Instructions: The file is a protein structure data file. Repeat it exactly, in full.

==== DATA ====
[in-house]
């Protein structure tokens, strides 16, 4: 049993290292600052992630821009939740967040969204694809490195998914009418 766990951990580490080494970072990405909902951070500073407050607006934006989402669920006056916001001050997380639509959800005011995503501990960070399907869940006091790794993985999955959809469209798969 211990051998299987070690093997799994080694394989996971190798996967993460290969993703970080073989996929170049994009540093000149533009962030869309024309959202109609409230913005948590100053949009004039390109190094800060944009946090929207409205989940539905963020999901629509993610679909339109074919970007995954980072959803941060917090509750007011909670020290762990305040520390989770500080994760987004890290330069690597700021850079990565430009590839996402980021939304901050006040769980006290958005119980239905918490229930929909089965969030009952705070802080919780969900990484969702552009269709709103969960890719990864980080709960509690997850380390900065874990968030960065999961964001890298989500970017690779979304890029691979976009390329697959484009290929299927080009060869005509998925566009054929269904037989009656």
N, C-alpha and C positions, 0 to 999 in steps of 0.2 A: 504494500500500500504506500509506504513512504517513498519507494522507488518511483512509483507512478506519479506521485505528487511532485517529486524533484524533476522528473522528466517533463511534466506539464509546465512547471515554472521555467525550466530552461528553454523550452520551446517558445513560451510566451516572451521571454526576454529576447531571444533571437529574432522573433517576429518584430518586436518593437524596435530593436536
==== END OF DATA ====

[in-house]
């Protein structure tokens, strides 16, 4: 049993290292600052992630821009939740967040969204694809490195998914009418 766990951990580490080494970072990405909902951070500073407050607006934006989402669920006056916001001050997380639509959800005011995503501990960070399907869940006091790794993985999955959809469209798969 211990051998299987070690093997799994080694394989996971190798996967993460290969993703970080073989996929170049994009540093000149533009962030869309024309959202109609409230913005948590100053949009004039390109190094800060944009946090929207409205989940539905963020999901629509993610679909339109074919970007995954980072959803941060917090509750007011909670020290762990305040520390989770500080994760987004890290330069690597700021850079990565430009590839996402980021939304901050006040769980006290958005119980239905918490229930929909089965969030009952705070802080919780969900990484969702552009269709709103969960890719990864980080709960509690997850380390900065874990968030960065999961964001890298989500970017690779979304890029691979976009390329697959484009290929299927080009060869005509998925566009054929269904037989009656």
N, C-alpha and C positions, 0 to 999 in steps of 0.2 A: 504494500500500500504506500509506504513512504517513498519507494522507488518511483512509483507512478506519479506521485505528487511532485517529486524533484524533476522528473522528466517533463511534466506539464509546465512547471515554472521555467525550466530552461528553454523550452520551446517558445513560451510566451516572451521571454526576454529576447531571444533571437529574432522573433517576429518584430518586436518593437524596435530593436536